Friday Is Bike To Work Day, And This Biker Wants To Say Thanks
I am a bike commuter, and I just want to use this opportunity to say thank you.
Friday is National Bike To Work Day. It's an invitation for you to ride your bike to work, and hopefully enjoy it enough so that you will ride it everyday. (Or, if you're like me, just through the warm months)
The City of Grand Rapids is promoting it, with Mayor Rosalynn Bliss planning to ride in to her job that day, and local cyclists have many social gatherings planned to celebrate. Including Handlebar Happy Hours and Friday Pit Stops.
Grand Rapids is blessed with close to 100 miles of bike lanes in the city, making it second to only Ann Arbor in terms of bike friendliness. Grand Rapids was once named the 36th most bike friendly city in the nation by Bicycling.com. Laws have been passed giving cyclists more room, and there are more cyclists on the road in GR than ever.
I know there was always been more than a little tension between cyclists and drivers in the city , and I wanted to take an opposite tact as we approach this year's event.
I have bike commuted to work from the Northeast side to downtown for more than four years now, and I can honestly tell you, it has gotten better, and I for one, wanted to say 'Thank You!' to area drivers, the 99.9 percent of you who respect us cyclists and look out for us with great care.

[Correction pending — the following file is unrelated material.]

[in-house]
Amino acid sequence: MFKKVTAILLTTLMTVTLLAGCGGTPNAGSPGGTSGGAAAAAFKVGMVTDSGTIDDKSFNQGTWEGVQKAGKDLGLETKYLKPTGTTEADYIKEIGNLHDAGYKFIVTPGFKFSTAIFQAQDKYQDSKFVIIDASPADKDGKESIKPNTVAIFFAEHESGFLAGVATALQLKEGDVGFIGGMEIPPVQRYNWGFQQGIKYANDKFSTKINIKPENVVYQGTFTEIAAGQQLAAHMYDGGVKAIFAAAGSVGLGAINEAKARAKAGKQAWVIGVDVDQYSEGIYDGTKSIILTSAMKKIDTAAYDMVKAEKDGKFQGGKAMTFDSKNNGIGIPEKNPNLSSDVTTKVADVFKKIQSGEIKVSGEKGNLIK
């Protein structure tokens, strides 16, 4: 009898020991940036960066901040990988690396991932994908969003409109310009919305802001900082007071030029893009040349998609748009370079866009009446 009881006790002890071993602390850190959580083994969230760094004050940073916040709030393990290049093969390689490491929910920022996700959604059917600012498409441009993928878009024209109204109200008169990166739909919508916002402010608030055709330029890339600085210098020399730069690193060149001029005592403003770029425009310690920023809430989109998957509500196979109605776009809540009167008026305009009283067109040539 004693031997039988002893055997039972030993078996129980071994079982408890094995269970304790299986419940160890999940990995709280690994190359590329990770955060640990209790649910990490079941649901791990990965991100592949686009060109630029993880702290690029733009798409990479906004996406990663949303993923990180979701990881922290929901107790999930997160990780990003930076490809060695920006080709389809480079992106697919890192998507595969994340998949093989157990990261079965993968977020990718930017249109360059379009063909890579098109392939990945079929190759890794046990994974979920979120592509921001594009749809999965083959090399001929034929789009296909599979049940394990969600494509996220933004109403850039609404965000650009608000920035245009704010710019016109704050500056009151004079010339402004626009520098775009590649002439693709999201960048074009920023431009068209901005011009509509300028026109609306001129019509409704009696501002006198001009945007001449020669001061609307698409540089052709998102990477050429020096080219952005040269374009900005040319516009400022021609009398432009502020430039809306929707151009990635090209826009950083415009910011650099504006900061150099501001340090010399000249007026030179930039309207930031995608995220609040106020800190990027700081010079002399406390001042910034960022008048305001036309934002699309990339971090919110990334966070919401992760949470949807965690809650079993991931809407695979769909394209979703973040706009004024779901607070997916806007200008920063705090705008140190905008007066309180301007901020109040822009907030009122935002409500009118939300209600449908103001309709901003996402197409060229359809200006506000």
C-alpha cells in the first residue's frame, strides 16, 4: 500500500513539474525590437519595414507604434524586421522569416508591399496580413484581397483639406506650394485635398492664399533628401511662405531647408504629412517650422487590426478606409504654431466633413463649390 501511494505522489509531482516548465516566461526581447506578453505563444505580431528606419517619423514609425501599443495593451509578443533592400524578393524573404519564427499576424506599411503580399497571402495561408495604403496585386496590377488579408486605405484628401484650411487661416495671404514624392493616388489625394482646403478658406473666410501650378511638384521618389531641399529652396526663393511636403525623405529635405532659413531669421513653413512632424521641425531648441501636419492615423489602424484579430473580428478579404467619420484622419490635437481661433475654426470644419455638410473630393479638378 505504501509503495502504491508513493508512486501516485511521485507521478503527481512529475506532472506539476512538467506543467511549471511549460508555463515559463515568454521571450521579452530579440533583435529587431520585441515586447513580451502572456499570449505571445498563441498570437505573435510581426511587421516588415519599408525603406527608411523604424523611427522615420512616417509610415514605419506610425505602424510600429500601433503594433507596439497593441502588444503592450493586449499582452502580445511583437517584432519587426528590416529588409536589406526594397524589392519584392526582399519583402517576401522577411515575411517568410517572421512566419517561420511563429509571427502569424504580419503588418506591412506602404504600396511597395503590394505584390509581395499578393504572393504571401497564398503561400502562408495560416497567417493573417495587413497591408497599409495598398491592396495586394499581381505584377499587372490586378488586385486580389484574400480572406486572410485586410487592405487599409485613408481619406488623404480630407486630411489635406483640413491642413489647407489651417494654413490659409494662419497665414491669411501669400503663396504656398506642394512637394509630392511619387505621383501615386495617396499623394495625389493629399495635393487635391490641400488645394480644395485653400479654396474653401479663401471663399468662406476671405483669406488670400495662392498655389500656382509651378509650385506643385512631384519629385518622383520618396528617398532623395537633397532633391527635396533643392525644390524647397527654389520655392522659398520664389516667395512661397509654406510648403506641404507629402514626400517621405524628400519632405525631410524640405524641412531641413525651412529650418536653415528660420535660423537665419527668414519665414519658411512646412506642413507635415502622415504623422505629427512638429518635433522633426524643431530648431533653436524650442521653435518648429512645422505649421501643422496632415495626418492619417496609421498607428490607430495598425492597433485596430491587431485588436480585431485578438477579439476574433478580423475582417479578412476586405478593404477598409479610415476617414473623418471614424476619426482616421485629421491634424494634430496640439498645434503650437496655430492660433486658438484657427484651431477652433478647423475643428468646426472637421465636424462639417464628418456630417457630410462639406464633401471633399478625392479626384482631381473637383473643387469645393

Yes, there are some of us cyclists who can be buttheads, and there are drivers who can be as well. But for the most part, there is less yelling, and more courteous driving and more cycling going on in the city than I have ever seen. I am encouraged by this. And it makes me want to keep riding.
So give it a try this Friday, even if for only one day. Ride your bike to work. you may start a habit that will make you happier and healthier.
Here are three rules I abide by when biking in the city:
- Always wear bright colors. It makes you more visible, and more importantly, festive.
- Don't use earphones. If you're going out to do some serious miles on rural roads, that's one thing, but city riding takes all your senses, don't give one up.
- Assume that every car can't see you and won't stop for you. To assume they see you is to ignore how distracted a lot of drivers can be these days. It's called riding defensively.